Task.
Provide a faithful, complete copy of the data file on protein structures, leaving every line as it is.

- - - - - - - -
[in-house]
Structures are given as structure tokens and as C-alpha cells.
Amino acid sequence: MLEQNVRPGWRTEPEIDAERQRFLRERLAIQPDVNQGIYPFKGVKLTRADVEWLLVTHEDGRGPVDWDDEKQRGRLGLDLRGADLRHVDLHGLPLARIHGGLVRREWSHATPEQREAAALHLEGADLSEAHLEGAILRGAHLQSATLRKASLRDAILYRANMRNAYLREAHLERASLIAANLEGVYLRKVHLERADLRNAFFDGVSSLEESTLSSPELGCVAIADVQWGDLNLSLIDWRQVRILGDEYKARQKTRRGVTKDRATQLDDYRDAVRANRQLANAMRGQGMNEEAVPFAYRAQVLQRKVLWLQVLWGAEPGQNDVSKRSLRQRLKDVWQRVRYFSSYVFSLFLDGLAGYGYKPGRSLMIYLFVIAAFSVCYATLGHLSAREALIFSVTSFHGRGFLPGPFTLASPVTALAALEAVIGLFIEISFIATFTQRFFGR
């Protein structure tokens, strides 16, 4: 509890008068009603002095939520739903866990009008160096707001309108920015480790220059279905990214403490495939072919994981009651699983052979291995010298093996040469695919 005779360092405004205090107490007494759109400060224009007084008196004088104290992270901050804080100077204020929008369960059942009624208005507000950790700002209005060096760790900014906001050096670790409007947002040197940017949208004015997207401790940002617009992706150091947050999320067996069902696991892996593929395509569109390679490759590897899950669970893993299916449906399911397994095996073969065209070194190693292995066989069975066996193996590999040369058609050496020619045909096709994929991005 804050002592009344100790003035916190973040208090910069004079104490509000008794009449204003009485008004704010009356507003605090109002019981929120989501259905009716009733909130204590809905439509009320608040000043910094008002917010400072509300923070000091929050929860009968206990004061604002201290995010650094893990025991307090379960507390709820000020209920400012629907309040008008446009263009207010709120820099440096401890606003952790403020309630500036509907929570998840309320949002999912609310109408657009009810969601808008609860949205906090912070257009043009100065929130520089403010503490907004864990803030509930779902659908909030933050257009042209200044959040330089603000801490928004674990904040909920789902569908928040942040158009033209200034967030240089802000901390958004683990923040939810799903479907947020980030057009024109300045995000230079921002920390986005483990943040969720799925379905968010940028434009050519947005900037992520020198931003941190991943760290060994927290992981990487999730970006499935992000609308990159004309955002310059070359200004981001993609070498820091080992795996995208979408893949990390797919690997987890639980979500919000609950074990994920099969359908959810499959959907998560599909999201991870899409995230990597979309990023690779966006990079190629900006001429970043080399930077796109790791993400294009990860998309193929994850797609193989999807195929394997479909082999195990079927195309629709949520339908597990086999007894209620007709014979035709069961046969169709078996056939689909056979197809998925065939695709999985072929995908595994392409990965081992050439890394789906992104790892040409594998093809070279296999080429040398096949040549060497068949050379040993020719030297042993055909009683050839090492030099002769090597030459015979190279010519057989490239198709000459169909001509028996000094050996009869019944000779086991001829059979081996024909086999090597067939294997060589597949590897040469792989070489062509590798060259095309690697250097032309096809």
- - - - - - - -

[in-house]
Structures are given as structure tokens and as C-alpha cells.
Amino acid sequence: MLEQNVRPGWRTEPEIDAERQRFLRERLAIQPDVNQGIYPFKGVKLTRADVEWLLVTHEDGRGPVDWDDEKQRGRLGLDLRGADLRHVDLHGLPLARIHGGLVRREWSHATPEQREAAALHLEGADLSEAHLEGAILRGAHLQSATLRKASLRDAILYRANMRNAYLREAHLERASLIAANLEGVYLRKVHLERADLRNAFFDGVSSLEESTLSSPELGCVAIADVQWGDLNLSLIDWRQVRILGDEYKARQKTRRGVTKDRATQLDDYRDAVRANRQLANAMRGQGMNEEAVPFAYRAQVLQRKVLWLQVLWGAEPGQNDVSKRSLRQRLKDVWQRVRYFSSYVFSLFLDGLAGYGYKPGRSLMIYLFVIAAFSVCYATLGHLSAREALIFSVTSFHGRGFLPGPFTLASPVTALAALEAVIGLFIEISFIATFTQRFFGR
């Protein structure tokens, strides 16, 4: 509890008068009603002095939520739903866990009008160096707001309108920015480790220059279905990214403490495939072919994981009651699983052979291995010298093996040469695919 005779360092405004205090107490007494759109400060224009007084008196004088104290992270901050804080100077204020929008369960059942009624208005507000950790700002209005060096760790900014906001050096670790409007947002040197940017949208004015997207401790940002617009992706150091947050999320067996069902696991892996593929395509569109390679490759590897899950669970893993299916449906399911397994095996073969065209070194190693292995066989069975066996193996590999040369058609050496020619045909096709994929991005 804050002592009344100790003035916190973040208090910069004079104490509000008794009449204003009485008004704010009356507003605090109002019981929120989501259905009716009733909130204590809905439509009320608040000043910094008002917010400072509300923070000091929050929860009968206990004061604002201290995010650094893990025991307090379960507390709820000020209920400012629907309040008008446009263009207010709120820099440096401890606003952790403020309630500036509907929570998840309320949002999912609310109408657009009810969601808008609860949205906090912070257009043009100065929130520089403010503490907004864990803030509930779902659908909030933050257009042209200044959040330089603000801490928004674990904040909920789902569908928040942040158009033209200034967030240089802000901390958004683990923040939810799903479907947020980030057009024109300045995000230079921002920390986005483990943040969720799925379905968010940028434009050519947005900037992520020198931003941190991943760290060994927290992981990487999730970006499935992000609308990159004309955002310059070359200004981001993609070498820091080992795996995208979408893949990390797919690997987890639980979500919000609950074990994920099969359908959810499959959907998560599909999201991870899409995230990597979309990023690779966006990079190629900006001429970043080399930077796109790791993400294009990860998309193929994850797609193989999807195929394997479909082999195990079927195309629709949520339908597990086999007894209620007709014979035709069961046969169709078996056939689909056979197809998925065939695709999985072929995908595994392409990965081992050439890394789906992104790892040409594998093809070279296999080429040398096949040549060497068949050379040993020719030297042993055909009683050839090492030099002769090597030459015979190279010519057989490239198709000459169909001509028996000094050996009869019944000779086991001829059979081996024909086999090597067939294997060589597949590897040469792989070489062509590798060259095309690697250097032309096809």